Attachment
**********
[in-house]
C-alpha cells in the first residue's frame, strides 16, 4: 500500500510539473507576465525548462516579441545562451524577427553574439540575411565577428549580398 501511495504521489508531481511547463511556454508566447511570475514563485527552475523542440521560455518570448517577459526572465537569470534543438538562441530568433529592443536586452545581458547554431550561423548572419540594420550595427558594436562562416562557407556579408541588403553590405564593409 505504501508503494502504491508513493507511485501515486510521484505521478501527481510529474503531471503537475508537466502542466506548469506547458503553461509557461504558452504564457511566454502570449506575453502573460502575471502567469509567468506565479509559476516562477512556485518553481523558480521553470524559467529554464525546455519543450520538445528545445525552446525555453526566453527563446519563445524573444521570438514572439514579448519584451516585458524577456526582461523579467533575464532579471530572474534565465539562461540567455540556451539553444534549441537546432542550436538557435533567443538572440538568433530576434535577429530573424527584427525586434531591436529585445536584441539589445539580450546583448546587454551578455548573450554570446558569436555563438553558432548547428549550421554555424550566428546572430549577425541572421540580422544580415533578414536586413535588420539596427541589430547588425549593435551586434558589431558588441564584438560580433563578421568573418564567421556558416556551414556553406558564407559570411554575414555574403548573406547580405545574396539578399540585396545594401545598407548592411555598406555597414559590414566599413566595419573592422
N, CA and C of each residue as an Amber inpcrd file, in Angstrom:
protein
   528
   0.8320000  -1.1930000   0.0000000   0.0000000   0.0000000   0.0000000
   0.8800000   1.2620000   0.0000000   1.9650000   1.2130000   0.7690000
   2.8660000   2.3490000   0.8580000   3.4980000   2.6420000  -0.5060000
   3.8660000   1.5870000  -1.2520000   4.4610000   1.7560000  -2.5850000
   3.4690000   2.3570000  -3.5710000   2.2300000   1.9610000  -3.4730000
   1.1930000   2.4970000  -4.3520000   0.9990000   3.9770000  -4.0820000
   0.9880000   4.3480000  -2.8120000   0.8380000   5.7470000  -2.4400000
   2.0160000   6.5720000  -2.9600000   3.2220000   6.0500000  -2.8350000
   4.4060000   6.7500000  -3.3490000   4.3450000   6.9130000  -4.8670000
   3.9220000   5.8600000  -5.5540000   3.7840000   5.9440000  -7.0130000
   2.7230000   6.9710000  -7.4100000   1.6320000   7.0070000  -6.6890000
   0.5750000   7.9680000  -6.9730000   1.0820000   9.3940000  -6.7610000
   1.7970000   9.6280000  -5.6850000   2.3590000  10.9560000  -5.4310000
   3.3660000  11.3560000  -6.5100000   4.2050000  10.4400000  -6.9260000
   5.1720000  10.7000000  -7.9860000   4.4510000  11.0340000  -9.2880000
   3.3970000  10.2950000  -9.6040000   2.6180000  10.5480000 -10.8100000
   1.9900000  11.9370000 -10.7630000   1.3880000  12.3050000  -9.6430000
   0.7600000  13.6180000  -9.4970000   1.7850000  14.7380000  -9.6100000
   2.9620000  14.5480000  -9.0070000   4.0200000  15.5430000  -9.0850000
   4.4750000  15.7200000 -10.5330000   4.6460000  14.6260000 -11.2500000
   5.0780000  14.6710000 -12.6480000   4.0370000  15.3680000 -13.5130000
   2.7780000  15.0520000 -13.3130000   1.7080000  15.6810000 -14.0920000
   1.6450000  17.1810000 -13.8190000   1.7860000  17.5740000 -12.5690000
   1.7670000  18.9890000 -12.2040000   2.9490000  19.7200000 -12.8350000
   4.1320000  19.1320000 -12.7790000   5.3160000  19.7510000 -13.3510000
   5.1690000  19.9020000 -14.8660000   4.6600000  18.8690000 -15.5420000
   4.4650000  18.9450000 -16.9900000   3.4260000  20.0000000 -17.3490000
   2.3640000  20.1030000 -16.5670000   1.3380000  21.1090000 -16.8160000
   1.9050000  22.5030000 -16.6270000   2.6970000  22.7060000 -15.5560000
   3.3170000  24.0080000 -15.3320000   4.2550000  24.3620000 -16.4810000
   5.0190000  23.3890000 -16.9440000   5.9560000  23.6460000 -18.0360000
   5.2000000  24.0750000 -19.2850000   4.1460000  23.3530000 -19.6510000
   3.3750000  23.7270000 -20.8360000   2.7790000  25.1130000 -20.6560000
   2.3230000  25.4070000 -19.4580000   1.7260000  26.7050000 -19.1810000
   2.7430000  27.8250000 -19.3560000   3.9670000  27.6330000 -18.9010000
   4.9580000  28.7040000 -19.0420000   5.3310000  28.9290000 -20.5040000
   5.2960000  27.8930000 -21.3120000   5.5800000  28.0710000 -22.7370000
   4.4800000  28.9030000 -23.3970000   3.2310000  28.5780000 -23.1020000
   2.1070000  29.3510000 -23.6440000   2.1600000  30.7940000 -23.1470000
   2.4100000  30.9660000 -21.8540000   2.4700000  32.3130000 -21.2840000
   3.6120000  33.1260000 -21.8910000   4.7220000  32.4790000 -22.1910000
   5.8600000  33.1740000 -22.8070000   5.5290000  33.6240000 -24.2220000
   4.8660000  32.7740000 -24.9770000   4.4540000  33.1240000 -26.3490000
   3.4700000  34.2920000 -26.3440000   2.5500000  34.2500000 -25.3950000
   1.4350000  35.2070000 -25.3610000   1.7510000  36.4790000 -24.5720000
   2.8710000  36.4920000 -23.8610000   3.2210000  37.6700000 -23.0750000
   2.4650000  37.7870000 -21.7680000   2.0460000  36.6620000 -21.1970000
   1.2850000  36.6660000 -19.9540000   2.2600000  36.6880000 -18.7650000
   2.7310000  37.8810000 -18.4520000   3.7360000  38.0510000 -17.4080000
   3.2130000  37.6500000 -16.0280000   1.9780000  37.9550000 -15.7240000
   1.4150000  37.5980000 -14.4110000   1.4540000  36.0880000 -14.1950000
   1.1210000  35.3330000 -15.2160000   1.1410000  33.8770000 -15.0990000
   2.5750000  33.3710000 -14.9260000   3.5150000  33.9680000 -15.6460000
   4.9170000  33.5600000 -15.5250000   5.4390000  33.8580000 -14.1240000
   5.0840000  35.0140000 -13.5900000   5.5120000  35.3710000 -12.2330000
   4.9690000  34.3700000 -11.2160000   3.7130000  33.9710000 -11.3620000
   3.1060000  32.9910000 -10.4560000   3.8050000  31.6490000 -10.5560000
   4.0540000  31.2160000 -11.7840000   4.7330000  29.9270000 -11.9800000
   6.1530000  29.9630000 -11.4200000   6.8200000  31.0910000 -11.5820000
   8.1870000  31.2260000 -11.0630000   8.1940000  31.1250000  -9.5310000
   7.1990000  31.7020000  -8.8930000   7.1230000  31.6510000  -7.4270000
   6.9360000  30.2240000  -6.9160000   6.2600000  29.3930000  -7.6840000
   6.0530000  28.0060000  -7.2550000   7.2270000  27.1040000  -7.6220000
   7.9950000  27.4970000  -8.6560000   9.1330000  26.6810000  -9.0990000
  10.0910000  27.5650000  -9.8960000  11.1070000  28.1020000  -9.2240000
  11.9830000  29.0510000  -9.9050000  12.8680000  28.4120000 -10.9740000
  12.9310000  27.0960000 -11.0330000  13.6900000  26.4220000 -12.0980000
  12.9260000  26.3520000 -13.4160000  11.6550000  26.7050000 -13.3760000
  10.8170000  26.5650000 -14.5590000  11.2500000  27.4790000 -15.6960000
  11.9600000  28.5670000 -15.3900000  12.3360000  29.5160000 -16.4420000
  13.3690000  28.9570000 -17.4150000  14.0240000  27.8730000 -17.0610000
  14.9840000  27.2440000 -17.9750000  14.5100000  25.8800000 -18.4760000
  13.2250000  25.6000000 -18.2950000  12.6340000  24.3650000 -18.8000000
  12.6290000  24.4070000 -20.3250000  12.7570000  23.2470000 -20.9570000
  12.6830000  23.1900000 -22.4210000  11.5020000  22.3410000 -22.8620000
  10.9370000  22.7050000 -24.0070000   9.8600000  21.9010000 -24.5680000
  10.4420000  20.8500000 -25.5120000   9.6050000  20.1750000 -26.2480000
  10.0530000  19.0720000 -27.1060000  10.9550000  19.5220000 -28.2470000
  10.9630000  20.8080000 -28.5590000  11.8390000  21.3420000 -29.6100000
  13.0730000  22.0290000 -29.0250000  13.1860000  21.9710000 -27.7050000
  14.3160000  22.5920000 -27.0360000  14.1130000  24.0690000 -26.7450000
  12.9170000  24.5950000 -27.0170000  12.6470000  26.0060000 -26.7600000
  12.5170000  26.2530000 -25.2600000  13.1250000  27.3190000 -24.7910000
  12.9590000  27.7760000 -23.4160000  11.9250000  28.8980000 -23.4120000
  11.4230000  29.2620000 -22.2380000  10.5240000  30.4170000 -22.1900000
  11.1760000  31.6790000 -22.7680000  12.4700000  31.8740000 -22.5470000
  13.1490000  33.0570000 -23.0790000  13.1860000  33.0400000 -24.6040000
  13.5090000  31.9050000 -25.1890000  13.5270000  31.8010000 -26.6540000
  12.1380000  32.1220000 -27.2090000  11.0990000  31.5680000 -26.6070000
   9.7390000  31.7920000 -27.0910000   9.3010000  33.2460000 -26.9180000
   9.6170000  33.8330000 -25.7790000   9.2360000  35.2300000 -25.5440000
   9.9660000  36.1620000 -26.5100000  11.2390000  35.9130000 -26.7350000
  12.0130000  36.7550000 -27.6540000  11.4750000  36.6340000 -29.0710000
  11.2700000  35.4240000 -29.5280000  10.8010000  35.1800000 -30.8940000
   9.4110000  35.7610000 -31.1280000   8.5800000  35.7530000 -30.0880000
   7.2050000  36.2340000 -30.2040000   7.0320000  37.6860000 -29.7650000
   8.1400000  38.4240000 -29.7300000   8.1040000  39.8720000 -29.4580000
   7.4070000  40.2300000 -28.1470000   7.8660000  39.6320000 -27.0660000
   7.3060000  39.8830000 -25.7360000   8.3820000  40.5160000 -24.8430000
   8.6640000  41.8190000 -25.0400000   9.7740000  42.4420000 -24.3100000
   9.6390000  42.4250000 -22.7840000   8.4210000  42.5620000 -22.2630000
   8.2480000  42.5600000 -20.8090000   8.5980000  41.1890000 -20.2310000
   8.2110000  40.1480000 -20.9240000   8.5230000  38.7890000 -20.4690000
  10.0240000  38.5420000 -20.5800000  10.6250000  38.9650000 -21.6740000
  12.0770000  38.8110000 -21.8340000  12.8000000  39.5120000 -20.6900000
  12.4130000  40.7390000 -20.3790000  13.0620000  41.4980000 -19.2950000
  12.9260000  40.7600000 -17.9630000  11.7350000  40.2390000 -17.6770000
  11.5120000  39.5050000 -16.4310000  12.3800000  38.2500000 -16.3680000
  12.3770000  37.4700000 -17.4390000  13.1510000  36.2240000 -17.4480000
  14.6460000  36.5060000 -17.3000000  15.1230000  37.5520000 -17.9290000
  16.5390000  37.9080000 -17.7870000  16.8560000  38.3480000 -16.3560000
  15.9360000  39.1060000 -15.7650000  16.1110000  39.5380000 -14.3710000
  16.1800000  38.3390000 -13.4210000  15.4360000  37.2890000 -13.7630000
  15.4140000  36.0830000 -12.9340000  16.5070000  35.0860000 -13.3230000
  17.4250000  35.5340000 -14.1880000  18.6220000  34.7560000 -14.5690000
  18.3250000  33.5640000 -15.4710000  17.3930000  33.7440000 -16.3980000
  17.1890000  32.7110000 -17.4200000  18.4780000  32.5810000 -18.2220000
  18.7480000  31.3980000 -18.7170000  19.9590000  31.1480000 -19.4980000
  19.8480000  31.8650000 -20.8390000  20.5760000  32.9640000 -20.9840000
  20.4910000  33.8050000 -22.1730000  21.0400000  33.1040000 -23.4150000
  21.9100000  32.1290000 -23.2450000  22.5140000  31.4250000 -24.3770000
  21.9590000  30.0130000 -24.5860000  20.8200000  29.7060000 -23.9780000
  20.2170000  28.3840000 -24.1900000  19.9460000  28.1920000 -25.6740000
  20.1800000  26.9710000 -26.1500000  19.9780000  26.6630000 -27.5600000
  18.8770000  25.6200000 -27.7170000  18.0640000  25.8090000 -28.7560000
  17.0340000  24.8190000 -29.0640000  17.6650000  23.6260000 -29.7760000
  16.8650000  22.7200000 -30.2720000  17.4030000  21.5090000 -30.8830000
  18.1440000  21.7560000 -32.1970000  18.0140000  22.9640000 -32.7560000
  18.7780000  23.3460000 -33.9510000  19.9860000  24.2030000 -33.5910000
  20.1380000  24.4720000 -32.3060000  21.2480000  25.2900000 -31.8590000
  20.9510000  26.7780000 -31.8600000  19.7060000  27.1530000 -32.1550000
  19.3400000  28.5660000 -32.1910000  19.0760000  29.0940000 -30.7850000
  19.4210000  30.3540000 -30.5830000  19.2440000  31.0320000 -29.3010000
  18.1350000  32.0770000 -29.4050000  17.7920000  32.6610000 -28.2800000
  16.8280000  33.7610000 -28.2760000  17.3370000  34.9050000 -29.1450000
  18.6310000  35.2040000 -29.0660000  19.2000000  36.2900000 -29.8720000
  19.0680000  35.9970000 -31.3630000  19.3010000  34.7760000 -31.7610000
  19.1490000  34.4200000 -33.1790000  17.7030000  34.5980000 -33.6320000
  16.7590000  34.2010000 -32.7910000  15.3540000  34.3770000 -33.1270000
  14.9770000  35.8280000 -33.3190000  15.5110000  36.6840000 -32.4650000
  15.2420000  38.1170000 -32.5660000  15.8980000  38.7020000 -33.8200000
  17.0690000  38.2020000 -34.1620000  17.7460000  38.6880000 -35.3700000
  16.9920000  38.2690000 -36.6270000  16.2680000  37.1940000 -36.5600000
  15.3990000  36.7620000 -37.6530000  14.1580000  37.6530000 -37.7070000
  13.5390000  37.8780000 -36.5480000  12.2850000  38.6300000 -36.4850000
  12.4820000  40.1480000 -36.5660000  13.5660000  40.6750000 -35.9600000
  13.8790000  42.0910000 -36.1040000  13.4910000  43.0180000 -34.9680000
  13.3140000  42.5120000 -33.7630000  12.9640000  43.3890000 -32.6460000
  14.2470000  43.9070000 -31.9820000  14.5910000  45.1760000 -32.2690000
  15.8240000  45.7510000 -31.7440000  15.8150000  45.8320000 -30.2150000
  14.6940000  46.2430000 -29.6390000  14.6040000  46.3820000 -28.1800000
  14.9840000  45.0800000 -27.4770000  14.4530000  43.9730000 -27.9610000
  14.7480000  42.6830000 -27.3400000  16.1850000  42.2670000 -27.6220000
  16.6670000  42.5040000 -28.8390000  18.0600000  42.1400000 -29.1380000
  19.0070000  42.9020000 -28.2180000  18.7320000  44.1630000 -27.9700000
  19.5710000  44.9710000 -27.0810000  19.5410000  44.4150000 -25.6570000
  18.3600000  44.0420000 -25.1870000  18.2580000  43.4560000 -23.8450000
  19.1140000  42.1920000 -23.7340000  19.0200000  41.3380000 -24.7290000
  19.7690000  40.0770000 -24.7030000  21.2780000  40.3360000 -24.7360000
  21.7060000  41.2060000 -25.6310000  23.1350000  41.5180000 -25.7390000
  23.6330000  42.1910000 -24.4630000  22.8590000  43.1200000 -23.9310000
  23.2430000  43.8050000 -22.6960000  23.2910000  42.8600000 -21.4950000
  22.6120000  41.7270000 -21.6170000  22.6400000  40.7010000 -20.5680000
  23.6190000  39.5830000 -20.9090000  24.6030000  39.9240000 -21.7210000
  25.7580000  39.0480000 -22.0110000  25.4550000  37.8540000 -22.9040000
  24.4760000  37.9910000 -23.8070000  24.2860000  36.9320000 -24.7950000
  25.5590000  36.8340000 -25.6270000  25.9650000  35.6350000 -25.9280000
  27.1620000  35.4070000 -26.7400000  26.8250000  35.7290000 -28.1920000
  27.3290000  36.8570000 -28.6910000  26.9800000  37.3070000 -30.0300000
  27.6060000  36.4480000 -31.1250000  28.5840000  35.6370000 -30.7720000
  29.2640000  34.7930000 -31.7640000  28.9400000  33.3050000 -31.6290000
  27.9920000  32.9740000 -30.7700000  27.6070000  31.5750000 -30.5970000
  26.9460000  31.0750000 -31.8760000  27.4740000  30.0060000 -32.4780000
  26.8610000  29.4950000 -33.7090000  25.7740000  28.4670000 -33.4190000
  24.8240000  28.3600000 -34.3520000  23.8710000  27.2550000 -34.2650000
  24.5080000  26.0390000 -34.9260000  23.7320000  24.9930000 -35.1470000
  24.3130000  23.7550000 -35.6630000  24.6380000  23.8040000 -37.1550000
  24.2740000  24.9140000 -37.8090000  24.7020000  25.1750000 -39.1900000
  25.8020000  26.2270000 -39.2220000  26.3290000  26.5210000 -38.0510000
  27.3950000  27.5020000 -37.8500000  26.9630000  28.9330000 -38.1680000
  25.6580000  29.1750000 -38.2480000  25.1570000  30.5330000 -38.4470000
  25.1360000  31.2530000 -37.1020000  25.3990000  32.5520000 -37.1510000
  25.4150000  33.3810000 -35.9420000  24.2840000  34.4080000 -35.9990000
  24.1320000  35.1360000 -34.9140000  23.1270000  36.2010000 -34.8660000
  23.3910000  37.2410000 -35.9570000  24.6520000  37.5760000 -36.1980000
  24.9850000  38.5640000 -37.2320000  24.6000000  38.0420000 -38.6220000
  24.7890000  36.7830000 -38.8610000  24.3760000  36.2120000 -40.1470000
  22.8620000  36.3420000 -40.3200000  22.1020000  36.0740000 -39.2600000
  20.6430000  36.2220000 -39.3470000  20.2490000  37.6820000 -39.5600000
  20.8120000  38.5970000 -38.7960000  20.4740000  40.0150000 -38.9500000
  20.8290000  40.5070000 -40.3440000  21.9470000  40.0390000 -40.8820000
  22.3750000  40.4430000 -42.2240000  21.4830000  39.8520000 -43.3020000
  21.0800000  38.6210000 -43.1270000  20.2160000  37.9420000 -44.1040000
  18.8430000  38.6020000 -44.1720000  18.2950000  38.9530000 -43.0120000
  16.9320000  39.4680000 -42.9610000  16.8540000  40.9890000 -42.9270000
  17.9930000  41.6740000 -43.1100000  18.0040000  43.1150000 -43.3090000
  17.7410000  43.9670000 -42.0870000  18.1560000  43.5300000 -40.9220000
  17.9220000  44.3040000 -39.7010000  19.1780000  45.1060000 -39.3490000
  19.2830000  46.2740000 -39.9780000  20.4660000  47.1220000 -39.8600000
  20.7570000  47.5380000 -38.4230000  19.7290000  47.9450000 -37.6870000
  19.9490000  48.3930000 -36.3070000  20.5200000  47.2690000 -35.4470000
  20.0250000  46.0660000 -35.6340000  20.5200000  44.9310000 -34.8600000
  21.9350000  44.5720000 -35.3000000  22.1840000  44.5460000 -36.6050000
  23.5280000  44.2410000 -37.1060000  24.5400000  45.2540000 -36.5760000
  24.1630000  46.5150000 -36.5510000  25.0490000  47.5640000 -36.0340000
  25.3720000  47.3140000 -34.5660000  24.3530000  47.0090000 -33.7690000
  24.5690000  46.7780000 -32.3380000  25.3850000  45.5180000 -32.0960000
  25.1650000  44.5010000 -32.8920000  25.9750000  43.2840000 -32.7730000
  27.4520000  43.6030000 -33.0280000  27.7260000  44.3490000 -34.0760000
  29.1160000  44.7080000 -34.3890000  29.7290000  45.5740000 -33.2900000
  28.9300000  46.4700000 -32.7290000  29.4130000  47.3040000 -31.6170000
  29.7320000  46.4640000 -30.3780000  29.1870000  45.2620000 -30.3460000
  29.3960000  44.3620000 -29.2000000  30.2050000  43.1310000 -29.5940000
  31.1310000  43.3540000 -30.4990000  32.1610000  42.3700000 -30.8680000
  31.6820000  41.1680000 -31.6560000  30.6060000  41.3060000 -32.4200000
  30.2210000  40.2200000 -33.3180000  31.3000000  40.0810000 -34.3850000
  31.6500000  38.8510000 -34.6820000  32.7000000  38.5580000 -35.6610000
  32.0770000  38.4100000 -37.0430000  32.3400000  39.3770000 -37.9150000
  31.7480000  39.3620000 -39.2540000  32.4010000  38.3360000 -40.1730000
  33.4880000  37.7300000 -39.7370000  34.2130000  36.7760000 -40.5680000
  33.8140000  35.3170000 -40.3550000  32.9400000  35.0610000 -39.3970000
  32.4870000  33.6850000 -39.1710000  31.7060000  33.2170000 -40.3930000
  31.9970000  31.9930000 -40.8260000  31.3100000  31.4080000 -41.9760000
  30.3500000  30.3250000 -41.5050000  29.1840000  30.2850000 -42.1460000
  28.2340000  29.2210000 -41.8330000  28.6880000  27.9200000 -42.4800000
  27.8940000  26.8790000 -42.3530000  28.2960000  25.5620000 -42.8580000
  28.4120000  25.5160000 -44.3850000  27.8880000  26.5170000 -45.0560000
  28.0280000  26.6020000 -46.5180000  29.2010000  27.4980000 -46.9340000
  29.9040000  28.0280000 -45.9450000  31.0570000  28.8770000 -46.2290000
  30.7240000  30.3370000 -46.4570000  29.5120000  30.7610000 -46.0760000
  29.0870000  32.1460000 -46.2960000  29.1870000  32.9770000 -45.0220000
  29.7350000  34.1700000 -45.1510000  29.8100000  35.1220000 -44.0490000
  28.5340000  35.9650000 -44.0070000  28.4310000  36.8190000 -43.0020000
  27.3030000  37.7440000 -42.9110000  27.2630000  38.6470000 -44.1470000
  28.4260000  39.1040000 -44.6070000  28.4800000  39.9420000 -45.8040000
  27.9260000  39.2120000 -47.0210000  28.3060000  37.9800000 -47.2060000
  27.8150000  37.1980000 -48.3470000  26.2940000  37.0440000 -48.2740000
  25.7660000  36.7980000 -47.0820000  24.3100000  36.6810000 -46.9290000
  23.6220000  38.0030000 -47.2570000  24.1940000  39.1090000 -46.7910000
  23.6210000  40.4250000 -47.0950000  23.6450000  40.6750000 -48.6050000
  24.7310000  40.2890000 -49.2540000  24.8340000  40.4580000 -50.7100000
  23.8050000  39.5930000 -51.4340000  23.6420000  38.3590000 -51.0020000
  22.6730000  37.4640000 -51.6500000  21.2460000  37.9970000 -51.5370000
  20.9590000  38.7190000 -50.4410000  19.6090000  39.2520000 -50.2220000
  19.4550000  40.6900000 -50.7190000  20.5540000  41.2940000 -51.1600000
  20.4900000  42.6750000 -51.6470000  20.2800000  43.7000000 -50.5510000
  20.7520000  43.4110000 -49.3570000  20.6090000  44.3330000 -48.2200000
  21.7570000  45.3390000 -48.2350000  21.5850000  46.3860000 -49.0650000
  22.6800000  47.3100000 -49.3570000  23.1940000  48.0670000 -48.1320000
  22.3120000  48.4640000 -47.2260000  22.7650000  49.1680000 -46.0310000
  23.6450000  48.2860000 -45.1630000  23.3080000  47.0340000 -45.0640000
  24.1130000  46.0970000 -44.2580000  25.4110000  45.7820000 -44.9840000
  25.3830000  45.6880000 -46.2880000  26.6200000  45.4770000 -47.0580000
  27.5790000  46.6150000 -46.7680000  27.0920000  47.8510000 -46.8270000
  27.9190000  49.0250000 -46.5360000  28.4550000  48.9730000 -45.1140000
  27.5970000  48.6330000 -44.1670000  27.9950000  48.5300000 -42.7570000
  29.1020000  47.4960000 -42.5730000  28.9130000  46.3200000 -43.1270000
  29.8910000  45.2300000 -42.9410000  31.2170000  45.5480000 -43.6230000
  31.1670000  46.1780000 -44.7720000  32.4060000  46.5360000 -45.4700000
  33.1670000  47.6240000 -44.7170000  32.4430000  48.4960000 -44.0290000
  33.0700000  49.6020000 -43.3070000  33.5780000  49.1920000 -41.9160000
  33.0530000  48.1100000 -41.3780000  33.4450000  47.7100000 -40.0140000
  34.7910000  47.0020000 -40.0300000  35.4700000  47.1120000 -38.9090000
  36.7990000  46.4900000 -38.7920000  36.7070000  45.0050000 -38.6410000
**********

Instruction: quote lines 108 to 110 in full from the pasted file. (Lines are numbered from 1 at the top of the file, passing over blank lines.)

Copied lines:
   8.2110000  40.1480000 -20.9240000   8.5230000  38.7890000 -20.4690000
  10.0240000  38.5420000 -20.5800000  10.6250000  38.9650000 -21.6740000
  12.0770000  38.8110000 -21.8340000  12.8000000  39.5120000 -20.6900000